Thanks to Compassion Brazil staff, Gleice had a brand-new outfit on the day she met her sponsor, Andrea, from Colorado. When the country staff realized that Gleice did not have any clothes that were not threadbare, they pooled their money and picked out some new clothes for her special day.
When the day came for six-year-old Gleice Sabino to meet her sponsor, Andrea, she arrived at the Windsor Palace Hotel in Rio de Janeiro wearing red slacks and a white sweatshirt with matching red hearts and trim. Her outfit was finished off with pink shoes and a pink t-shirt that read, "The Girl Star Super." In Portuguese, adjectives follow nouns, and on Gleice's Brazilian-made t-shirt the English had been translated accordingly.
Her outfit was comparable to that of the 23 other children who met their sponsors during the Brazil Sponsor Tour. What was unusual, however, was how she came to be wearing those clothes.
Making Gleice's Trip Possible
Gleice is one of four children. She lives with her family in a small, unfinished building originally intended to be a shed. They are extremely poor and a friend allows them to live in it rent-free.
She was registered into Compassion's program just three months before the sponsor tour was to arrive. Soon after, she found out that she had received a sponsor named Andrea from the United States -- and that Andrea was coming to meet her in August!
Since the tour was not actually visiting the town of Campinas where Gleice lives, Compassion staff began making arrangements for her to travel to Rio to spend time with Andrea. Campinas and Rio are in different Brazilian states and some legal documents were required for Compassion to take Gleice out of her home state.
When Gleice and her mother arrived at the country office -- also located in Campinas -- the office staff discovered that, like many impoverished Brazilians, Gleice's mother did not have a birth certificate, which was needed to complete the paperwork. Only hospital births are issued certificates and many families deliver their children at home since they are too poor to pay for hospital care.
When the program facilitator for the student centers in Gleice's community learned of this difficulty in allowing Gleice to travel, she wrote a letter of petition to the appropriate government officials explaining the situation and requesting special permission for Gleice to take this trip. To everyone's relief, permission was granted shortly before her scheduled departure date.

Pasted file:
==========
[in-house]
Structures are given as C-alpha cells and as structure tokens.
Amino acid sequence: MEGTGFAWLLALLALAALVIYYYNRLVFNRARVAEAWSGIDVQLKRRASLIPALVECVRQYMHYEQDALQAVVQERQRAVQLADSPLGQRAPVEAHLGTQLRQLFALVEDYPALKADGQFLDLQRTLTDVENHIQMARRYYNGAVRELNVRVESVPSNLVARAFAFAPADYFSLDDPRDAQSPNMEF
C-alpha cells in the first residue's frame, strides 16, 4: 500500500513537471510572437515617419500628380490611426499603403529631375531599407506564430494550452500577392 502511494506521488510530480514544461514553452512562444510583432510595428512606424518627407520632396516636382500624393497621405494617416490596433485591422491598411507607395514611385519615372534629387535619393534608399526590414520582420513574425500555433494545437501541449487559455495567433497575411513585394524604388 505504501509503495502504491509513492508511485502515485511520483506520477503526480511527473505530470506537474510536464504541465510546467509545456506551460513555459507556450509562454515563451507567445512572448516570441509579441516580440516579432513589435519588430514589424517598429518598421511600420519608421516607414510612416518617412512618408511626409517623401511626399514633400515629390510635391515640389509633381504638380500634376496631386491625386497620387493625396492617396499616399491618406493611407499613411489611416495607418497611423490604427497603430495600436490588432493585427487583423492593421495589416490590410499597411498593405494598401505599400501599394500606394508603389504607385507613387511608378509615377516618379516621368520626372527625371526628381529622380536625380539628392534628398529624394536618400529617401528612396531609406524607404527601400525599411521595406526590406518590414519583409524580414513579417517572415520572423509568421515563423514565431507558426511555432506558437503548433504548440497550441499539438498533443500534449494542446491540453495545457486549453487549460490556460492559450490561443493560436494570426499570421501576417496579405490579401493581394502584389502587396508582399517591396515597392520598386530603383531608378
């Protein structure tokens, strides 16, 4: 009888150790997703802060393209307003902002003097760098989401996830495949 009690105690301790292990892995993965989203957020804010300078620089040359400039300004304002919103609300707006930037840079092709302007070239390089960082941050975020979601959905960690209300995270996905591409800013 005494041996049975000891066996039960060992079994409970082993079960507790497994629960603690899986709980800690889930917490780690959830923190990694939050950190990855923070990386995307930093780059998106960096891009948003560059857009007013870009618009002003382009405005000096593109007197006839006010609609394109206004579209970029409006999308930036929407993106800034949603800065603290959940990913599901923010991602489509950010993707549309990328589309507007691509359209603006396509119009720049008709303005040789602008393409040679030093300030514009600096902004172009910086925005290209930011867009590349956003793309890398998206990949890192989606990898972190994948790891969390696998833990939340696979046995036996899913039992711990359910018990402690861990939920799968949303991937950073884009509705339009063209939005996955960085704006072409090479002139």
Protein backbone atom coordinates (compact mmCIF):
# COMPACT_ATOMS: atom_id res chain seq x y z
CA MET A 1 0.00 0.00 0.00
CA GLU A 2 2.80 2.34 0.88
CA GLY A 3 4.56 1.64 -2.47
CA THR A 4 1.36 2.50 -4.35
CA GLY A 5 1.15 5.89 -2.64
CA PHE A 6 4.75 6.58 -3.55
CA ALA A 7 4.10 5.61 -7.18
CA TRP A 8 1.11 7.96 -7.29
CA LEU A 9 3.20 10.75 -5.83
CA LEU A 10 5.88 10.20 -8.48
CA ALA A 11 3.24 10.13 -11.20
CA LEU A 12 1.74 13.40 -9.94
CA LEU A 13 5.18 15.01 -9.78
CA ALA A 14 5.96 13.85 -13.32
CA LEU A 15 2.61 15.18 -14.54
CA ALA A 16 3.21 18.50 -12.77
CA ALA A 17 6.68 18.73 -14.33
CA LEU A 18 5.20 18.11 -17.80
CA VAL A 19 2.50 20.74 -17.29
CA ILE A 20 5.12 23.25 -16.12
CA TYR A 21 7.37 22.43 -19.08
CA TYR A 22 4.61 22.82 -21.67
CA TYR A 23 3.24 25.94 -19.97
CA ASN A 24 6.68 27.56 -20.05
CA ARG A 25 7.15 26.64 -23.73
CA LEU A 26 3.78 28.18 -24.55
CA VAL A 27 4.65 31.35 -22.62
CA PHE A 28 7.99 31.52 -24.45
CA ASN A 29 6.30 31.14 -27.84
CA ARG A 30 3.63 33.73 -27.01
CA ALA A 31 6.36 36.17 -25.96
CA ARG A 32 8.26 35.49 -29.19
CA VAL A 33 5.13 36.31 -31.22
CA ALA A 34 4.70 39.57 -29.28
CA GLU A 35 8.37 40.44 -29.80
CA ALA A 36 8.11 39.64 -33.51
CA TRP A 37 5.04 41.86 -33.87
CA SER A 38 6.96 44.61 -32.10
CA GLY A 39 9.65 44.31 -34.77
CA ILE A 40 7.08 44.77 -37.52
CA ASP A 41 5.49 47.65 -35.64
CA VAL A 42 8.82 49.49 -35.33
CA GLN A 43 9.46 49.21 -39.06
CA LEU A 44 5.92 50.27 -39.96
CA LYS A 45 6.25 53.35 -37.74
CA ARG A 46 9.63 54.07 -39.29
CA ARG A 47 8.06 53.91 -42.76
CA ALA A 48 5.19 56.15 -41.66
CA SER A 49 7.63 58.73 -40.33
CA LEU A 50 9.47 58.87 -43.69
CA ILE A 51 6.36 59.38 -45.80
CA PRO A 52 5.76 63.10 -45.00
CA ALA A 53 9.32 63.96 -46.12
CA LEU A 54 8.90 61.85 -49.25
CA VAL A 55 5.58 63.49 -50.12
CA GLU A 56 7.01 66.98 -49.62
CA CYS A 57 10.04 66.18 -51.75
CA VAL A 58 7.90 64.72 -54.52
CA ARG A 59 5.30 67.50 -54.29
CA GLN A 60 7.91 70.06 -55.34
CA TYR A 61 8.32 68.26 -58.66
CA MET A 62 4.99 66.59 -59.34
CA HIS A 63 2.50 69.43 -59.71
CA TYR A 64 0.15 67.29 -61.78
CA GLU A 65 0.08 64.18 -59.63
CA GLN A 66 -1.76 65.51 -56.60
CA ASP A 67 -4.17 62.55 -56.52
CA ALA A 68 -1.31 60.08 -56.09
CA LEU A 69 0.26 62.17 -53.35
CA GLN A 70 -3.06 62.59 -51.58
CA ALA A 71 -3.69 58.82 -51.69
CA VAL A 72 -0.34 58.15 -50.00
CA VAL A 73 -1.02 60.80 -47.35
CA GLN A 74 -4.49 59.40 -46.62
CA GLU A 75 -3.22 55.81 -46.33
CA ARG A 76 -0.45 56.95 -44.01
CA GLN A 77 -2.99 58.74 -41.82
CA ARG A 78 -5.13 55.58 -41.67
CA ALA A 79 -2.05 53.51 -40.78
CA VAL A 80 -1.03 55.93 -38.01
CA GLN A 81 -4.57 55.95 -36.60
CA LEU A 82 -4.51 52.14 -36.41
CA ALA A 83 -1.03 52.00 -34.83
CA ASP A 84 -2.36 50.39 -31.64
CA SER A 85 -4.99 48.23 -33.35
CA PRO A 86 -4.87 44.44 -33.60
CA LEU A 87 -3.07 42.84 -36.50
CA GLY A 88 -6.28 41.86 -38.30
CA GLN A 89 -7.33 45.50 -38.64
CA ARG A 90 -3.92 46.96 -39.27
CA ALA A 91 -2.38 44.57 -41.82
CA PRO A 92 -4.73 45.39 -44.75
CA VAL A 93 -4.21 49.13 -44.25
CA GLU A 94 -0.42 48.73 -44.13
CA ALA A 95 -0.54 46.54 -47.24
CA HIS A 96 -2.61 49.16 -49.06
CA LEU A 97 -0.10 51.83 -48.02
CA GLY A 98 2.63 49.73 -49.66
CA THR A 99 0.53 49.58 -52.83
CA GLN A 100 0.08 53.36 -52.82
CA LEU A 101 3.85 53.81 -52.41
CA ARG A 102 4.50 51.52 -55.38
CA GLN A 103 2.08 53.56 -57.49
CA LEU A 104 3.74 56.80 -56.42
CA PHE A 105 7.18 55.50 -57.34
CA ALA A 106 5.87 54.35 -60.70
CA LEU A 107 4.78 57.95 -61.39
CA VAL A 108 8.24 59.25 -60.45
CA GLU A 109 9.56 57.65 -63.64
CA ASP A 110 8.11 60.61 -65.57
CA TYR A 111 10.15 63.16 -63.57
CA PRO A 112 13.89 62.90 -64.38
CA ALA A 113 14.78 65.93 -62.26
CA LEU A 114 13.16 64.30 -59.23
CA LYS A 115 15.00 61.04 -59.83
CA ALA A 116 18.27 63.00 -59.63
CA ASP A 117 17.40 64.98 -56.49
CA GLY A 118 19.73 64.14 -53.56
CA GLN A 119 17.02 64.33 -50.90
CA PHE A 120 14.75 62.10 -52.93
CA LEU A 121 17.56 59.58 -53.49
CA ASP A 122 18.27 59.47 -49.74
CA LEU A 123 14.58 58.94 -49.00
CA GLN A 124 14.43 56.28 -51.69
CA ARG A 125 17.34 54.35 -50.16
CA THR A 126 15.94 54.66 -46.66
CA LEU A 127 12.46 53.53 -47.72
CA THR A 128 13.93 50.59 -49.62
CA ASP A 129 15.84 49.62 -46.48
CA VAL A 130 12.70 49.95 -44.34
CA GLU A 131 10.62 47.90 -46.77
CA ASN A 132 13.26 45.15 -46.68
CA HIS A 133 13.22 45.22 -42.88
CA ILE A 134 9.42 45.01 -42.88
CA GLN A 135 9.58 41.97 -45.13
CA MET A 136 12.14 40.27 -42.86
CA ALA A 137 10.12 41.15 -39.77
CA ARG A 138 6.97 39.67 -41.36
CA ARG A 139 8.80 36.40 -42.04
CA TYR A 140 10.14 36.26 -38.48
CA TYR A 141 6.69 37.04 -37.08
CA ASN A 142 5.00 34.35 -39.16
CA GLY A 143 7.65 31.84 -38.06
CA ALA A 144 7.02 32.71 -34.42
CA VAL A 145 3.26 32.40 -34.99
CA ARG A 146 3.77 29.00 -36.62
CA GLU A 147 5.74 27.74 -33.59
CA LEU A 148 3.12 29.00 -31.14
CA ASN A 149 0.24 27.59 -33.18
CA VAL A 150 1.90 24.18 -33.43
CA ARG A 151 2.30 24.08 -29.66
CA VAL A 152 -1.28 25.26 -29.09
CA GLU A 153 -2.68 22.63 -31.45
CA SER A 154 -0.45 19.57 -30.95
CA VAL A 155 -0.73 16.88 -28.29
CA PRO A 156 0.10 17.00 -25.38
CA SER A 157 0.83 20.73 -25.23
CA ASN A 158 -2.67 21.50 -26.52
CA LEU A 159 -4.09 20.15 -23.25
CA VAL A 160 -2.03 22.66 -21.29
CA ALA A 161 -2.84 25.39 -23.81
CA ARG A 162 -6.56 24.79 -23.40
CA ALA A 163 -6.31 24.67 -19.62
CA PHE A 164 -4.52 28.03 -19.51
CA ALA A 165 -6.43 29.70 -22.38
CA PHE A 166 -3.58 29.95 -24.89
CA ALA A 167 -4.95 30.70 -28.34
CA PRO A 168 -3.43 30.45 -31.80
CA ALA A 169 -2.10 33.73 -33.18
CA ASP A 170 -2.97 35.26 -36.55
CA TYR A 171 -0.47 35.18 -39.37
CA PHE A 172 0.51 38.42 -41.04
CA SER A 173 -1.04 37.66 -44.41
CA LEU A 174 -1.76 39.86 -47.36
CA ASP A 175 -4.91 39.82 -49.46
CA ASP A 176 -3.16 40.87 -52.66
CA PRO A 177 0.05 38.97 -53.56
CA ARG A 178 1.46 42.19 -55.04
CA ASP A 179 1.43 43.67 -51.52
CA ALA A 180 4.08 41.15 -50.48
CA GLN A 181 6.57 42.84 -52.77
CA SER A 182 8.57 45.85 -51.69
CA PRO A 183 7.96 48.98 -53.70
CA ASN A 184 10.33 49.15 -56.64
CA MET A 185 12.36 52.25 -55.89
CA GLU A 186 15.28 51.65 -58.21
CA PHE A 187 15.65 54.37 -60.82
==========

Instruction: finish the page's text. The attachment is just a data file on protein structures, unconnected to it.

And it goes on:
The Compassion of Brazil's Office Staff
Gleice is a charming little girl. She is small for her age, with close-cropped light brown curls, a big smile missing her two front teeth, and expressive eyes that catch the attention of everyone she meets. As she sat in the Compassion office while they sorted out travel details, it didn't take long for her to steal the heart of every staff member there.
As the workers interacted with her, they noticed that Gleice's clothes were threadbare. When they inquired about what clothes she had for her trip, her mother informed them that she was wearing the nicest outfit she owned. After Gleice and her mother left the office, the staff discussed the clothing situation among themselves. They decided to take up a collection to purchase clothes for Gleice to wear when she met Andrea.
When the Compassion Brazil staff delivered the clothes to Gleice's home, they saw firsthand the living conditions of her family. Although the staff works daily to serve over 23,000 poor children in Brazil, they were still affected by the poverty of this family.
The country office personnel often pray for Gleice's family now. One staff member even reported that after hearing about them, her own mother voluntarily began to check on the family from time to time to make sure their needs are cared for. The response of these individuals to the needs of Gleice's family is an amazing example of what it means to minister to one child at a time.
A Day to Remember; a Need We Can't Forget
Gleice soaked up every minute of her time in Rio. By the end, all the sponsors found themselves watching Gleice to see her reaction to each new thing. And she never disappointed them. Whether it was riding the cable car up Sugar Loaf Mountain or discovering the new tube of toothpaste in the backpack Andrea brought her, she responded by opening her eyes wide, exclaiming and smiling that big smile.
When the time came to say goodbye to Andrea, Gleice started crying. It's not possible to know all that was going through her six-year-old mind. But I do know that she lives in a little shed that was never supposed to be a home. That her mother keeps her hair short in an attempt to protect her from the lice that are all too common in her community. That before she went to Rio she had never traveled anywhere. Had never had a day to spend just having fun.
Just as everyone had laughed with Gleice all day, when she began to cry I saw tears in the eyes of almost everyone in the room. Gleice is just one girl out of thousands of children Compassion serves in Brazil, and there are nearly 450,000 more around the world -- not to mention millions more that Compassion has not reached yet. Her tears were an important reminder of the incredible need for Compassion's ministry to children.